Behaviour 2019
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A mechanistic understanding of how elk balance risks and rewards when crossing highways
Marie-Pier Poulin1, Seth G. Cherry2, Jerod A. Merkle1. 1University of Wyoming, Laramie, WY, United States; 2Parks Canada Agency, Yoho National Park, BC, Canada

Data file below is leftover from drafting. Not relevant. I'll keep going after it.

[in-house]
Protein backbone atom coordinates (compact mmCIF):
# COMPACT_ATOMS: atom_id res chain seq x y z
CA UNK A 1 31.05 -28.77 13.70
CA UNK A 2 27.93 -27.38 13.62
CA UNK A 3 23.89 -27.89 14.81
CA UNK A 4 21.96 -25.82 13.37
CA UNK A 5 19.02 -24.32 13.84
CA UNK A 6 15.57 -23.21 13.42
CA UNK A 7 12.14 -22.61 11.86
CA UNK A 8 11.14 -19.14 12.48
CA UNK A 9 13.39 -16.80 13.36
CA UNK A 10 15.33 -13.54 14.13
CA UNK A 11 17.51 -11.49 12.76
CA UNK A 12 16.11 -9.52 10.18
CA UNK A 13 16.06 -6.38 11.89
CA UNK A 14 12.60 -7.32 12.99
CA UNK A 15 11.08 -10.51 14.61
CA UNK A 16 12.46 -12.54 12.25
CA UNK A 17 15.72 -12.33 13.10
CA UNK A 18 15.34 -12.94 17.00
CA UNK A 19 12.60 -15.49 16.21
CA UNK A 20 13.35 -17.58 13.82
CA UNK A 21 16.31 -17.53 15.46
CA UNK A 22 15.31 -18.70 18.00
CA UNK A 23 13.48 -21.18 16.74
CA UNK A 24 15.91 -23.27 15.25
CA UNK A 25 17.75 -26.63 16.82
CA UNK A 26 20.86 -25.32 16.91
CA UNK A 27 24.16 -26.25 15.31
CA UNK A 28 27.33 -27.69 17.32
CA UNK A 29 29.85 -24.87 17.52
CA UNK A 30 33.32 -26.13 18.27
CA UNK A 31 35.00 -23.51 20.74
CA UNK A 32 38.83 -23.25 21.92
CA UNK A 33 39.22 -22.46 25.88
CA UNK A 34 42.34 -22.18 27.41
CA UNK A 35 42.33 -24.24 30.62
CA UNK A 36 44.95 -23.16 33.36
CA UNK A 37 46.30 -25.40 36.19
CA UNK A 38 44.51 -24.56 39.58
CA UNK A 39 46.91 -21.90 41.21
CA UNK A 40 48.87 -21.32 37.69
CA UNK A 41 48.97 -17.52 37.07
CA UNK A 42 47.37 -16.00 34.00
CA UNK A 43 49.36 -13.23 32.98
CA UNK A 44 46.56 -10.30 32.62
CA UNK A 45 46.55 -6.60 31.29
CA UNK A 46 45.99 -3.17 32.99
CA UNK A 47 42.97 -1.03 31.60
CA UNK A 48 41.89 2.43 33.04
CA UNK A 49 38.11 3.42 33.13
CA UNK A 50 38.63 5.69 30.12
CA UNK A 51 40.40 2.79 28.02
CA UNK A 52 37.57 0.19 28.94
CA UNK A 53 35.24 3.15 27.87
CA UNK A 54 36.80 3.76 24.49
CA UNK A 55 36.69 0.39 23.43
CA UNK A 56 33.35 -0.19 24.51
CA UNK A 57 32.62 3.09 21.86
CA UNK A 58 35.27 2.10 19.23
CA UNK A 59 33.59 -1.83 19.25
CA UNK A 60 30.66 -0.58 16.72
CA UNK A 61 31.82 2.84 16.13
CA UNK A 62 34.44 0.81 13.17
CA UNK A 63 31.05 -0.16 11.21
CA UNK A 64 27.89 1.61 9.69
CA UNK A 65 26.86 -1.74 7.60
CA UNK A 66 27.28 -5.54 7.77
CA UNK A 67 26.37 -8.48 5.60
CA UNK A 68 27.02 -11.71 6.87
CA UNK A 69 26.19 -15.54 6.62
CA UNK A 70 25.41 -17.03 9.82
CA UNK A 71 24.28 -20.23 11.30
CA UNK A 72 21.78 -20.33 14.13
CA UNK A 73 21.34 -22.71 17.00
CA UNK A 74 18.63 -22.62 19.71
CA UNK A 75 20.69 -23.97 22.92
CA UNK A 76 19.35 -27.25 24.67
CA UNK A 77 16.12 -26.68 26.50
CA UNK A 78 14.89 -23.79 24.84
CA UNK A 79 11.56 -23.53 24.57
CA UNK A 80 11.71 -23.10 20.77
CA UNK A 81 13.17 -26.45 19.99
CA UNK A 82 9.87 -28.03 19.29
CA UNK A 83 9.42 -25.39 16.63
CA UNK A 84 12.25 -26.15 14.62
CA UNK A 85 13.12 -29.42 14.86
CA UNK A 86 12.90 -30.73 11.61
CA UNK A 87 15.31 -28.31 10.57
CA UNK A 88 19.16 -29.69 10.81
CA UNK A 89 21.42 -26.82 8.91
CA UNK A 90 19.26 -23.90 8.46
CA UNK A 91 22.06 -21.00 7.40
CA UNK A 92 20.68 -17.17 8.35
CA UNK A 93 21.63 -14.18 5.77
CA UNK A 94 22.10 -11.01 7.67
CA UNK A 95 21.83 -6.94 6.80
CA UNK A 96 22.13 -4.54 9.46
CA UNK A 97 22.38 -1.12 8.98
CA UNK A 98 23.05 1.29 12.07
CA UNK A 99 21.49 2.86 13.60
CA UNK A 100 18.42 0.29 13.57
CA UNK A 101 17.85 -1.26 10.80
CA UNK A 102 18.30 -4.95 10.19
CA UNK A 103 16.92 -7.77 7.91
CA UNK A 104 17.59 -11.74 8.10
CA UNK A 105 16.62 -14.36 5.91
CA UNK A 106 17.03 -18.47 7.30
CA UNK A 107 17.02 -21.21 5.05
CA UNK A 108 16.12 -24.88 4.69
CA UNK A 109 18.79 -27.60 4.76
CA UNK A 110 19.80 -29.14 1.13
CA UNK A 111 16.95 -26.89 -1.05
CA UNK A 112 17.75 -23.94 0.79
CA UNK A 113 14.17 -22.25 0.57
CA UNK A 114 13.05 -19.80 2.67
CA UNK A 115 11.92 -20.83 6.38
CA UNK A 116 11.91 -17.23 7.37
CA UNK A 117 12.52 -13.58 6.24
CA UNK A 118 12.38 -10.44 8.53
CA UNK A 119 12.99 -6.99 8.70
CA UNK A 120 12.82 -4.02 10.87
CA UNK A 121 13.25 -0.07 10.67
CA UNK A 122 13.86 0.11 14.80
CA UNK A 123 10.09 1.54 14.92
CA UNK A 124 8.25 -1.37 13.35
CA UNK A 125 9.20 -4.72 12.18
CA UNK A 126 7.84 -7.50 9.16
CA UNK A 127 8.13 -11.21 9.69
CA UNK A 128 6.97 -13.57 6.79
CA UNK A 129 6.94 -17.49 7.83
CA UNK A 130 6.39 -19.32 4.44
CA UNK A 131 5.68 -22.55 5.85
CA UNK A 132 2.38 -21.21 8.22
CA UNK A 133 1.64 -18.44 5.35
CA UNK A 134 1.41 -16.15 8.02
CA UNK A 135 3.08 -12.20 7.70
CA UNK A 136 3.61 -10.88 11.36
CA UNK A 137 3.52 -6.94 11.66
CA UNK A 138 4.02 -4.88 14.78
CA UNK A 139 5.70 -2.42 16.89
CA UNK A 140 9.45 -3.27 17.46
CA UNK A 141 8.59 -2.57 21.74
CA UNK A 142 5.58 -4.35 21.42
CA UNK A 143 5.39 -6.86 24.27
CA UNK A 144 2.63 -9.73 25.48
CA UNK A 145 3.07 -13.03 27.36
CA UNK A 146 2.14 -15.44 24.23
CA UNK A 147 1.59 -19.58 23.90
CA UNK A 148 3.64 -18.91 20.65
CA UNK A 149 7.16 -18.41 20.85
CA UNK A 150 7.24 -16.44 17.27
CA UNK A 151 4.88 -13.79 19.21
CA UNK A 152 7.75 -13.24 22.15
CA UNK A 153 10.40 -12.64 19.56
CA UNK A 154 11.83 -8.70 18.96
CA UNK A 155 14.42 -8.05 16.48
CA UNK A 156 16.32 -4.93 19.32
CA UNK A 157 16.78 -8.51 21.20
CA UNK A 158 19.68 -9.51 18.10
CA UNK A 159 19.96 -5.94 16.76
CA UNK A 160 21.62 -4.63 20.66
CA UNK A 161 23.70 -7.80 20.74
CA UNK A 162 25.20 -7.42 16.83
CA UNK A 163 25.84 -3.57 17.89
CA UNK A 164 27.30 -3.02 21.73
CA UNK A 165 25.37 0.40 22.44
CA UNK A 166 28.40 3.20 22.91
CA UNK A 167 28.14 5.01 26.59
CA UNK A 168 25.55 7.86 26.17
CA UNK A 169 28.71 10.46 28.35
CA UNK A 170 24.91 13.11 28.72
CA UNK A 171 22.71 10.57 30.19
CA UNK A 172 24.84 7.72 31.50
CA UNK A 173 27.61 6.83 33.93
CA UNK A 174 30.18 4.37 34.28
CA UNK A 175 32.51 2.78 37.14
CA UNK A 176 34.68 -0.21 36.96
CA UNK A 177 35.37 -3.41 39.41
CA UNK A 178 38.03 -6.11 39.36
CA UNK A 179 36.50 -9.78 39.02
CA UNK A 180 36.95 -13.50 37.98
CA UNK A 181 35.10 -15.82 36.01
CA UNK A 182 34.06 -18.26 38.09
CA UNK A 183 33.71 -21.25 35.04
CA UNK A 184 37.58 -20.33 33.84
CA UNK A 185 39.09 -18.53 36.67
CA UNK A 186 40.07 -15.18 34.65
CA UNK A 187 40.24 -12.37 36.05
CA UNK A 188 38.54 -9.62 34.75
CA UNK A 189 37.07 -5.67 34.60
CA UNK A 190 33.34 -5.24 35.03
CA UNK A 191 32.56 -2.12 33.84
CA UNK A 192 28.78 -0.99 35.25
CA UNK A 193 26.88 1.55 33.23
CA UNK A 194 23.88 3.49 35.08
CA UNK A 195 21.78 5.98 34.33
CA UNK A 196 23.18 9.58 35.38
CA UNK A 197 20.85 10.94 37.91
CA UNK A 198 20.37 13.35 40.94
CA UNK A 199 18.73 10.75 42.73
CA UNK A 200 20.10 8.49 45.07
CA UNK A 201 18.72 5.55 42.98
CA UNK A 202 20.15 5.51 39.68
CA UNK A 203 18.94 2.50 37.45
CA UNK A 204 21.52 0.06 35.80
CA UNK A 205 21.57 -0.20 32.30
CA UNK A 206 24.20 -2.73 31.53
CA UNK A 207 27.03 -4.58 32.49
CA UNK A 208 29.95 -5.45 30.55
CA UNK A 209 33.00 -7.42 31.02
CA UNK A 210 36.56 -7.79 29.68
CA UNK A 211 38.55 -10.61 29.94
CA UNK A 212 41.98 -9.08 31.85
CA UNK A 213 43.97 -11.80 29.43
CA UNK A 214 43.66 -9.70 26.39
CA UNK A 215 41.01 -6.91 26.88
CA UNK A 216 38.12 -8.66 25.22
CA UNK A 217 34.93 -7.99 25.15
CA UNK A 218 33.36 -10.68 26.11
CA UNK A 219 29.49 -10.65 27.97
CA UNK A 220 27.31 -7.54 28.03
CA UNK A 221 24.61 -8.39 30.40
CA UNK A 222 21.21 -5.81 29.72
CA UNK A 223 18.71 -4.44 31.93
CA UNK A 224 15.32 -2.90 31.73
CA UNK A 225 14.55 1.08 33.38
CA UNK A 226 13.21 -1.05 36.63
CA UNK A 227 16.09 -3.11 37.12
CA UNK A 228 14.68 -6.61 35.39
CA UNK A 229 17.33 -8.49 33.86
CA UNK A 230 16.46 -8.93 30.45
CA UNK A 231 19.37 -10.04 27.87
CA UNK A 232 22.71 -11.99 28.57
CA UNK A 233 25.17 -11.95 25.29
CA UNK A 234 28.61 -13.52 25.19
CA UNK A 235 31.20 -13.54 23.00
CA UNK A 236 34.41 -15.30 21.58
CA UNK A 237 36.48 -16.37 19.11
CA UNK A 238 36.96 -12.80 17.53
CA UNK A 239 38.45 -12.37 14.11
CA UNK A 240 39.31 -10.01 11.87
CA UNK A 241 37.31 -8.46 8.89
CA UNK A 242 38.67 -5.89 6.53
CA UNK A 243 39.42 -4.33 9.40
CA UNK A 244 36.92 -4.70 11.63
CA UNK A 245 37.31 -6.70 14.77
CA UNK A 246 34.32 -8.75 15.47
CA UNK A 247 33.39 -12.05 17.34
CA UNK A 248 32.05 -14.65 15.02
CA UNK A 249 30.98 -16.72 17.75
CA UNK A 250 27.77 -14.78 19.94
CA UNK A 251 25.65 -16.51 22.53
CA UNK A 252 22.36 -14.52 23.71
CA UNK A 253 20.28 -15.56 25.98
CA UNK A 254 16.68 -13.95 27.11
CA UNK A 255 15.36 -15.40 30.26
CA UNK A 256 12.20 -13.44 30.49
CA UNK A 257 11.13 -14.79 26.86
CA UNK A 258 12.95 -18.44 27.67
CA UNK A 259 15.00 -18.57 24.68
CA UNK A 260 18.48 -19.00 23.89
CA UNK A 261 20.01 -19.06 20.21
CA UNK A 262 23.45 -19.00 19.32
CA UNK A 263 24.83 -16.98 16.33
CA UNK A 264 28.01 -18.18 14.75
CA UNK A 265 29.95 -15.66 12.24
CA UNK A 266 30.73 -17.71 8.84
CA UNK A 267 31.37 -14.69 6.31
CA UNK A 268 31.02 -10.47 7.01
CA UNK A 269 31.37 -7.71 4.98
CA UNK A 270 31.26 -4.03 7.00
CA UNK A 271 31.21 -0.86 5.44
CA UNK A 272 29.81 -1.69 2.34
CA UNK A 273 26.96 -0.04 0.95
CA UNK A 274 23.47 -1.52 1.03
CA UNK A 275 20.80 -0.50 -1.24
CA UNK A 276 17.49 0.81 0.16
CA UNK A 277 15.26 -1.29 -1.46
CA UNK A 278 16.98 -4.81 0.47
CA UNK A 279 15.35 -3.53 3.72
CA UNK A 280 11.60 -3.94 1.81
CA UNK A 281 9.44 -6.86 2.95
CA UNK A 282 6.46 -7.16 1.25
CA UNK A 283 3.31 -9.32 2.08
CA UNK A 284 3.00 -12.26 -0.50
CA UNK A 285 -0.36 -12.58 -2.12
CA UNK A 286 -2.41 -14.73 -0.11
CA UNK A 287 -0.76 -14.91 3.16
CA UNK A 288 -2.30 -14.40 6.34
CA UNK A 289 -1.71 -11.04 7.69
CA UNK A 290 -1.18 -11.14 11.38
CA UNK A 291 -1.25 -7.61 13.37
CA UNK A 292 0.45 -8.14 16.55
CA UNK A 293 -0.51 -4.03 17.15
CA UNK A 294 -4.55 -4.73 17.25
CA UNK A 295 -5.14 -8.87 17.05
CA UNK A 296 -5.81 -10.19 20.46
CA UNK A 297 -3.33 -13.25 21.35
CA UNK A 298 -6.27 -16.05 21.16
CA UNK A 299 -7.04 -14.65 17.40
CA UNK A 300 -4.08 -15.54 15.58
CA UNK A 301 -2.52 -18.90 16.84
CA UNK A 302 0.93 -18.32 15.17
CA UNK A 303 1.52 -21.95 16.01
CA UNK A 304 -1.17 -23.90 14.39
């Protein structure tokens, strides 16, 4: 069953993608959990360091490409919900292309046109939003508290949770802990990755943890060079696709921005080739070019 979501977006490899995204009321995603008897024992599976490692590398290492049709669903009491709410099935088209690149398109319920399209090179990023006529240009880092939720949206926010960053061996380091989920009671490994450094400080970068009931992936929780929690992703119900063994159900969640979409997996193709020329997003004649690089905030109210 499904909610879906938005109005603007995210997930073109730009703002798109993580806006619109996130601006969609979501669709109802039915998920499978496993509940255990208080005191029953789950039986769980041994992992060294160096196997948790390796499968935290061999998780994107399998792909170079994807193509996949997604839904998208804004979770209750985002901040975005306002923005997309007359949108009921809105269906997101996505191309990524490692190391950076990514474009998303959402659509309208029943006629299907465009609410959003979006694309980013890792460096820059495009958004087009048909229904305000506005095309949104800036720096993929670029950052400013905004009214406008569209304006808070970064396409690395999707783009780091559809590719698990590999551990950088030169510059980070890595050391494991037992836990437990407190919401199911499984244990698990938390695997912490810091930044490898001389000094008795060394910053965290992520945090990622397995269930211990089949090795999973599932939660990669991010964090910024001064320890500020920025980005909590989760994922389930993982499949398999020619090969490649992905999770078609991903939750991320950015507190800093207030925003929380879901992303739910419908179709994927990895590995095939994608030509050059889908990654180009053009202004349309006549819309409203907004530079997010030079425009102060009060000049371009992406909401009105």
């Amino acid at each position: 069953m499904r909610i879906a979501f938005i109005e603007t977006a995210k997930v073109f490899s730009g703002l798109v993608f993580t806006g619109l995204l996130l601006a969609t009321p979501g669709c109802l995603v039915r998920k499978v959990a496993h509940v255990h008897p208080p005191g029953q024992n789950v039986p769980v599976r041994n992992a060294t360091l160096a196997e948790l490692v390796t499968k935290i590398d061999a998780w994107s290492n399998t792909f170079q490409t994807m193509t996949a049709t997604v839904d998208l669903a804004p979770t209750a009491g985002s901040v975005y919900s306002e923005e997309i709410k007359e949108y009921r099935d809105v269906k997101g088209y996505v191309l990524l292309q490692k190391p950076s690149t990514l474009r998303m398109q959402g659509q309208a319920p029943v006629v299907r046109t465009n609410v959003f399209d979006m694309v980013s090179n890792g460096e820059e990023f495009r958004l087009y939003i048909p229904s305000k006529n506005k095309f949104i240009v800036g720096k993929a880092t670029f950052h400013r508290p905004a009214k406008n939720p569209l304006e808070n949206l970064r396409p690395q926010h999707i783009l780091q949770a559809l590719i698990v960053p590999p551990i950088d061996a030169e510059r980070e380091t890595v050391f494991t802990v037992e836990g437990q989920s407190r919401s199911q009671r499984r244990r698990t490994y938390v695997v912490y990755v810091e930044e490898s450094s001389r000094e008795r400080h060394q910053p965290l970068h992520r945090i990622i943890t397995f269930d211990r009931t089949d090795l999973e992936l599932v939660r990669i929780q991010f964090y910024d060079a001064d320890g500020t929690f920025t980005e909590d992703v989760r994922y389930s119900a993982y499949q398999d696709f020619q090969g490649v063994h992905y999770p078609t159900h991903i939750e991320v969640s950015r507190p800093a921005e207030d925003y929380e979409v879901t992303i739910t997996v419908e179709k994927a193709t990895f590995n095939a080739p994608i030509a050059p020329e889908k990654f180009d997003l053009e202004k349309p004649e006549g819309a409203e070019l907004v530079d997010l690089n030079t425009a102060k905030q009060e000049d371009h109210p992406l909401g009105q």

Roads and their associated traffic represent modern risks for wildlife. Yet, a detailed and mechanistic understanding of the individual and group decision-making processes underlying road crossing behavior in animals is still lacking. We investigated how elk (n=12, representing >80% of the adult population) balanced the risks of vehicle traffic and forage benefits of crossing a major highway in Yoho National Park (Canada) during winter. Using hidden Markov movement models and step-selection functions, we found that the probability of crossing the highway increased with the average time gap between vehicles, the amount of available biomass of herbs and shrubs at their target location, and an interaction between the two. Elk habitat selection with respect to the highway also varied strongly among individuals. Our work demonstrates that most elk are strategically balancing risks and rewards to select for safer and more profitable crossing opportunities. Our study helps understand how decision-making processes related to available food resources and traffic levels dictate road crossing behavior, and thus the mechanisms underlying wildlife-vehicle interactions on highways.